Exposure of young population to air pollution may increase risks of Alzheimer’s, Parkinson’s, other neurodegenerative diseases
Fine particulate air pollution usually shoots up during the winter months, especially in parts of North India, due to crop burning and excessive bursting of firecrackers.
The fact that air pollution causes a number of health issues in people of all ages is well known. Outdoor air pollutants like ozone, sulfur dioxide and nitrogen dioxide are all on the rise and so are their effects on people’s health. But the pollutant that does the most harm in countries like India is particulate matter (PM) or fine particulate air pollution. Fine particulate air pollution usually shoots up during the winter months, especially in parts of North India, due to crop burning and excessive bursting of firecrackers.
The health effects of exposure to air pollution
High levels of PM in the air have been linked to many health issues in recent studies, including lung diseases, pneumonia, dementia, psychosis and hair loss. More recently, a study published in the British Journal of Medicine indicated that exposure to PM pollutants in the air can not only worsen asthma symptoms but also cause the onset of childhood asthma. The effect of fine particulate air pollution is thus quite extensive and a rising issue for developing countries like India.
A new study published in the journal Environmental Research indicates that this lifelong exposure to air pollution, especially particulate air pollution, among children and young adults can cause Alzheimer’s disease, Parkinson’s disease and motor neurone disease (MND) too.
How air pollution affects neurocognitive function
Previous studies, like the one published in Dementia and Neurocognitive Disorders in January 2020, have suggested that among all air pollutants, it’s PM which inflicts the most harm on the human body, impairs cognitive function and increases the risk of dementia and Alzheimer’s disease. But most of these early studies have been based on animal trials.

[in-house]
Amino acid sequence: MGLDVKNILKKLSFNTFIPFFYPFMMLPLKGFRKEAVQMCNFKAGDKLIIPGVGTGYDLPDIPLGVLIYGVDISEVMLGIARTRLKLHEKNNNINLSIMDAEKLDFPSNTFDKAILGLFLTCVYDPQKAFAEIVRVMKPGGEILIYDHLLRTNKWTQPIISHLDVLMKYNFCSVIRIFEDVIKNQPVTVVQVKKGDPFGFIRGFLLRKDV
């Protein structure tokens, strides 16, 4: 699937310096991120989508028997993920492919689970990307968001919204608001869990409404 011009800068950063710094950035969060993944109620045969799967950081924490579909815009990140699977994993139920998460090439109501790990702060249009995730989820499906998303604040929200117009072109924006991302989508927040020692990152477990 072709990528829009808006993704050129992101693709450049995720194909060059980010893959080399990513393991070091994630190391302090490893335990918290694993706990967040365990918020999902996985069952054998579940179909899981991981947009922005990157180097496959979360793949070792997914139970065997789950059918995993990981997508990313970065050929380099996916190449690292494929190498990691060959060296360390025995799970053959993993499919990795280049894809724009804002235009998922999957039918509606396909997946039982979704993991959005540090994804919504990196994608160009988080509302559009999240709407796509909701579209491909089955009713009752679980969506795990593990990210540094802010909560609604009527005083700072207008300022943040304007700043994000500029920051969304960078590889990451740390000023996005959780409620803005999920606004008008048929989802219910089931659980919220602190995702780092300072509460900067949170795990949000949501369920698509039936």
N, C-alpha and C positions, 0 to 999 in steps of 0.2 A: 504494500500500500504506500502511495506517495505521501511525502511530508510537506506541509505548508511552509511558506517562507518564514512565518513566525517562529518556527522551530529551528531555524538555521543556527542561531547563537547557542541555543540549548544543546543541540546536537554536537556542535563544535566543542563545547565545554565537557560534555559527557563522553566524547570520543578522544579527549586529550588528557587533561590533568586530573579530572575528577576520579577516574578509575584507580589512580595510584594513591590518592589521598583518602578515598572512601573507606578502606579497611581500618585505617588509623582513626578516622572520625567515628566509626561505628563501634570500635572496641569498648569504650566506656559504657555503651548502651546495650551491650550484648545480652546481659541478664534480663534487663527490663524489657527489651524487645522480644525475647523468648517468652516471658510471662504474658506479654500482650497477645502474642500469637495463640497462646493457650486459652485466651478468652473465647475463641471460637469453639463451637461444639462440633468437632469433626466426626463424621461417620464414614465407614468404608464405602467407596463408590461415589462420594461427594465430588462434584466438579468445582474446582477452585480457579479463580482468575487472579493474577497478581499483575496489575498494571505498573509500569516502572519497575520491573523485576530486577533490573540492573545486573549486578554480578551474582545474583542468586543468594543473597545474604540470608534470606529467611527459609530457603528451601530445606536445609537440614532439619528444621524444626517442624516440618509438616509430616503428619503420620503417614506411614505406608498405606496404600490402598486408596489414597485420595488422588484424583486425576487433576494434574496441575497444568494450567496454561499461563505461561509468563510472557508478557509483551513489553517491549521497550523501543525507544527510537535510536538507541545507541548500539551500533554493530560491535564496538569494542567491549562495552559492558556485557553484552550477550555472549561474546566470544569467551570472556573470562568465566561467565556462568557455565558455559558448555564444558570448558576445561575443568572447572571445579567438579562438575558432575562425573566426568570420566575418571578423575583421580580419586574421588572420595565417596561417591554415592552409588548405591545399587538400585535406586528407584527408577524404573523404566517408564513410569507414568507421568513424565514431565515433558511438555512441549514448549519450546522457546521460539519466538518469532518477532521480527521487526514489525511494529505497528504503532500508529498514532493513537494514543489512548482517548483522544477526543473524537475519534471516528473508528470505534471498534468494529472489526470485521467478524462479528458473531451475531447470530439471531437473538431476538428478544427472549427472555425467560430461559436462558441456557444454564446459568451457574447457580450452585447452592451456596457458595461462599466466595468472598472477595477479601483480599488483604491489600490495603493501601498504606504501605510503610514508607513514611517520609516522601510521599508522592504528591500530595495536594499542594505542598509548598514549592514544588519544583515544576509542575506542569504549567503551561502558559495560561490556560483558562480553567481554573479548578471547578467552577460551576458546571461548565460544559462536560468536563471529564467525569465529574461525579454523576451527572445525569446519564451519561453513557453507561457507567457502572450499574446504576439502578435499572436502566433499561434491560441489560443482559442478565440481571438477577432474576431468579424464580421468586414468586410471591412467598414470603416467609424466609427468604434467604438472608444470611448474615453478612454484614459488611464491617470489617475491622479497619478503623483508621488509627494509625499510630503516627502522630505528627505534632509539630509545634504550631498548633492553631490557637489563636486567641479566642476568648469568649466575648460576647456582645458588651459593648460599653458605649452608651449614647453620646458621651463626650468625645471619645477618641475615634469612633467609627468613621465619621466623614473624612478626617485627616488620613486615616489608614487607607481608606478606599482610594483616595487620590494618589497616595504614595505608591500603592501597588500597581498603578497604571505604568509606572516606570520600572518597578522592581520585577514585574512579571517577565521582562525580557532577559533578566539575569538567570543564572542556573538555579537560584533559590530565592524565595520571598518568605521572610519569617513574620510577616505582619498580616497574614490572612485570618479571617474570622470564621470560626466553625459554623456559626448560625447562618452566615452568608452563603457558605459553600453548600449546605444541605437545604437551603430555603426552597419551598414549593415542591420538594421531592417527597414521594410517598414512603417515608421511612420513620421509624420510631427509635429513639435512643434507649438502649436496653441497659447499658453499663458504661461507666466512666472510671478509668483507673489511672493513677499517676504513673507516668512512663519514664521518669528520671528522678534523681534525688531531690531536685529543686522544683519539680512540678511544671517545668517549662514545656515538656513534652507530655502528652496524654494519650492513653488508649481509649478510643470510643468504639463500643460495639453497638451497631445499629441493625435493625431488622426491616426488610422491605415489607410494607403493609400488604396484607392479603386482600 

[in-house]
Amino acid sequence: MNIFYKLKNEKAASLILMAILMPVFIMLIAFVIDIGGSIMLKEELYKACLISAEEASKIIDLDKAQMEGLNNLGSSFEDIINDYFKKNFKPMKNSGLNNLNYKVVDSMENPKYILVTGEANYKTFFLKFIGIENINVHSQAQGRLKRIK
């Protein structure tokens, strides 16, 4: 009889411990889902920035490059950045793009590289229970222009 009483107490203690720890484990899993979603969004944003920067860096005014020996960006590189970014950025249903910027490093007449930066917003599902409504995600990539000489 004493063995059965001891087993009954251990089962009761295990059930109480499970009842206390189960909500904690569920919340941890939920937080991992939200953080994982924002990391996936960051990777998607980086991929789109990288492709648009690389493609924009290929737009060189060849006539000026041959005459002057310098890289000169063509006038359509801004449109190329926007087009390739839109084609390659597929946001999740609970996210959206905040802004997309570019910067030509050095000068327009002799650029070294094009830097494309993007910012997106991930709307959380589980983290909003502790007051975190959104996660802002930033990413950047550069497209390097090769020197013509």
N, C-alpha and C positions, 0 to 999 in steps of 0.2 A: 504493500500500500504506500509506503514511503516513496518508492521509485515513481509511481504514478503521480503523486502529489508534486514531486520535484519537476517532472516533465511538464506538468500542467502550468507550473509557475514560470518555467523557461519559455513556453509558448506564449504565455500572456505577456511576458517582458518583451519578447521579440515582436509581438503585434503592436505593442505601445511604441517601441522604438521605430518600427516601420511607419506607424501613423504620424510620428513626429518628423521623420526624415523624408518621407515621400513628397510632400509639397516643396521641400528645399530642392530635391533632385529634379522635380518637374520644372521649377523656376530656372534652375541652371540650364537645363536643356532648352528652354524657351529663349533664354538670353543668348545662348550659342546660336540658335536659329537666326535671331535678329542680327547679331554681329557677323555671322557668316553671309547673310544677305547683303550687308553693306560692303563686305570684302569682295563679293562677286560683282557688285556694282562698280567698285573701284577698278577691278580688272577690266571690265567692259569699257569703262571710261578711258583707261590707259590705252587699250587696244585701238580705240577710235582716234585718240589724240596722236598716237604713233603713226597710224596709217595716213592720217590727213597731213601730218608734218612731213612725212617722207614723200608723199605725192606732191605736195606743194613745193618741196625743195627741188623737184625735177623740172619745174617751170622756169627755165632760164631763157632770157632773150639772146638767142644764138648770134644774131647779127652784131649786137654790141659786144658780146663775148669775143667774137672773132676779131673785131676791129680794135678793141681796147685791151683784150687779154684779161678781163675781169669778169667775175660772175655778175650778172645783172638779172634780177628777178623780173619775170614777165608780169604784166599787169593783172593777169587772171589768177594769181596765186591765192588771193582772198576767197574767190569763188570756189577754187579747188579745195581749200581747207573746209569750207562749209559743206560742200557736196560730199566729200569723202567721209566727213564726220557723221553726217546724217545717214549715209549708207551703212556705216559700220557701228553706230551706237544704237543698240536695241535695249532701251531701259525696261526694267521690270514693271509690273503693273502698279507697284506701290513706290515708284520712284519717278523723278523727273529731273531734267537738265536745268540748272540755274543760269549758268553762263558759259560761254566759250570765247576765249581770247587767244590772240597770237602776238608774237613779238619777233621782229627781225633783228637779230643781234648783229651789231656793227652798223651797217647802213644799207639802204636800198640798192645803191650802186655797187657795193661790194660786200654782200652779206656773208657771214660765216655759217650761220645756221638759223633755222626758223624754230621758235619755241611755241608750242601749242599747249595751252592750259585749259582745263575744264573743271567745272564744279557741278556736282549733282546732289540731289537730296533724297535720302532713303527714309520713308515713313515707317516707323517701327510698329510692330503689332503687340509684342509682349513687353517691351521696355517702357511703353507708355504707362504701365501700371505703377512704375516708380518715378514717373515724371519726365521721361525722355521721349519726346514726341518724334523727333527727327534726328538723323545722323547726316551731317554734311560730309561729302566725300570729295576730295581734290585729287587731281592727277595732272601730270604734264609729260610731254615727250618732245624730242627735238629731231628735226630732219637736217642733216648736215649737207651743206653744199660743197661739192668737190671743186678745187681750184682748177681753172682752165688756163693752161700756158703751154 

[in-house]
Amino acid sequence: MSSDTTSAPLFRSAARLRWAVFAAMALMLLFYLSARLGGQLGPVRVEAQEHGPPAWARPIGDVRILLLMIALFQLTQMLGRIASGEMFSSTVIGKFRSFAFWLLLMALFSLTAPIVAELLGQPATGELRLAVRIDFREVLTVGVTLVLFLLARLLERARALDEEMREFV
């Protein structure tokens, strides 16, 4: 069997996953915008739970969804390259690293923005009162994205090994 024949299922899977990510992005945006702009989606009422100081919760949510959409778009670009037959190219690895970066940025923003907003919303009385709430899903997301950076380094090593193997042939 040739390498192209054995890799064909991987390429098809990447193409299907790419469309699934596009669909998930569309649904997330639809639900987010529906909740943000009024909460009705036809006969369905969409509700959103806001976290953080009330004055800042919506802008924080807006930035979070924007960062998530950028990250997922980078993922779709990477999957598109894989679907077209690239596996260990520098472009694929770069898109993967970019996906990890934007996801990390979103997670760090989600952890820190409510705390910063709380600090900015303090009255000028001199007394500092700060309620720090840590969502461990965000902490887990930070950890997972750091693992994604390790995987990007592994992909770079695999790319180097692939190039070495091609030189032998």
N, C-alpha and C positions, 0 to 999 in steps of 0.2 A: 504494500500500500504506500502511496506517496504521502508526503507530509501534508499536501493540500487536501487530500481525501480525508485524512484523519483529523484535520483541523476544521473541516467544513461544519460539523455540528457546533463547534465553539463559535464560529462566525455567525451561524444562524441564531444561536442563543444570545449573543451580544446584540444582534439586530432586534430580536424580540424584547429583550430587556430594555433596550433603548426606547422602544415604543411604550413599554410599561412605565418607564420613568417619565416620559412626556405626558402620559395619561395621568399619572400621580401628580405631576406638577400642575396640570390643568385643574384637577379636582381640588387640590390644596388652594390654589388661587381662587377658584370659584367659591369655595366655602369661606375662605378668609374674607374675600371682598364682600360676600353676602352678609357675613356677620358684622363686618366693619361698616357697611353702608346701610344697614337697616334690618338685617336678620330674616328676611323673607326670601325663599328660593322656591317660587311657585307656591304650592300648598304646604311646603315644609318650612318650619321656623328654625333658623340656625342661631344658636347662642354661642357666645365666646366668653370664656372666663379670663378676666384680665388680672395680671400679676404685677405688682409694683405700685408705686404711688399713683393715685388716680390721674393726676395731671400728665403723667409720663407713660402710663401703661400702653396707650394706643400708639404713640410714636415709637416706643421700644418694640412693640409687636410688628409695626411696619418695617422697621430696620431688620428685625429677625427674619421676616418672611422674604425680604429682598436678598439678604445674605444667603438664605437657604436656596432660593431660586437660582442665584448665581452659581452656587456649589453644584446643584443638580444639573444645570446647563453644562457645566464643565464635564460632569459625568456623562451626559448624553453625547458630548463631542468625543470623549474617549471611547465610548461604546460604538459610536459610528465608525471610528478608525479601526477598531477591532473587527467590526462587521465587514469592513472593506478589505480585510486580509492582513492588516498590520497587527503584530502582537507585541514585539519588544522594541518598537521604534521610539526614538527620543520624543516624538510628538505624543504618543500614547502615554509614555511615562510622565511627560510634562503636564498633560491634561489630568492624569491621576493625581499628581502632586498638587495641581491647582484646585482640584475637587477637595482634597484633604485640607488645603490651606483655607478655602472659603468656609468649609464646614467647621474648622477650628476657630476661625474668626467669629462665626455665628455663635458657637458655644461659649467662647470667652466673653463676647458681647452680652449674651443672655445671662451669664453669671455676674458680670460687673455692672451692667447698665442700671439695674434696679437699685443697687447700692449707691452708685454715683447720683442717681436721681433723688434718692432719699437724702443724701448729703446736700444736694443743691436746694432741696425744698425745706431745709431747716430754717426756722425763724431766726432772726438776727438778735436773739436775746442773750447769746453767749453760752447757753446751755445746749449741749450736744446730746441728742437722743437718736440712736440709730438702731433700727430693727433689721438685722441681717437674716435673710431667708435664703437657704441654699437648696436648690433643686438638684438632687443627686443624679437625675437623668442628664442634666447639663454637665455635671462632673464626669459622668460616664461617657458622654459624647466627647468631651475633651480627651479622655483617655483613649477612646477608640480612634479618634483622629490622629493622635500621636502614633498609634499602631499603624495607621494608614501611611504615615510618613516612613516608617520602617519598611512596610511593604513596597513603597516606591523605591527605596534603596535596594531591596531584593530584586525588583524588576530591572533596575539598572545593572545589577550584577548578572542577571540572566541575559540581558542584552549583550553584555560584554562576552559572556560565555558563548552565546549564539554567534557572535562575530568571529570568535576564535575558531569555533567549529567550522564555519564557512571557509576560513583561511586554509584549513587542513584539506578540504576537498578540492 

The recently published study, on the other hand, included 186 Mexico city residents aged between 11 months to 27 years and focused exclusively on brain pathology and the effects of air pollutants on the brain’s function. The researchers found that the frontal cortex of the participants had high concentrations of nanoparticles and friction-derived particles, especially iron, which is usually found in vehicular combustion air pollutants.
The researchers also discovered that iron-, aluminium- and titanium-rich nanoparticles were found on the brainstem of all the young participants. The brainstems with high presence of this PM exhibited signs of early and progressive neurovascular unit damage. The way these particles reacted with brain cell mitochondria, which regulate the energy requirements and functions of the brain, could then lead to increased oxidative stress, altered cell signalling, abnormal protein synthesis, fibril formations and death of neurons.
Why controlling fine particulate air pollution is important
Such changes, in turn, are considered to be the neuropathological hallmarks of cognitive impairment and the harbingers of the development of Alzheimer’s, Parkinson’s or motor neurone diseases like amyotrophic lateral sclerosis (ALS). The study found that these neuropathological hallmarks were even found in the youngest participant, who was just 11 months old.
This study concluded that if you are exposed to fine particulate air pollution from a young age, especially to metal-rich nanoparticles which can be inhaled or swallowed from the air, the harmful PM can settle on your brainstem, wreak havoc on your brain and cognitive functions and finally cause neurocognitive diseases that are chronic, progressive and debilitating. These findings make the control of PM air pollution even more critical and urgent.
For more information, read our article on Alzheimer’s disease.
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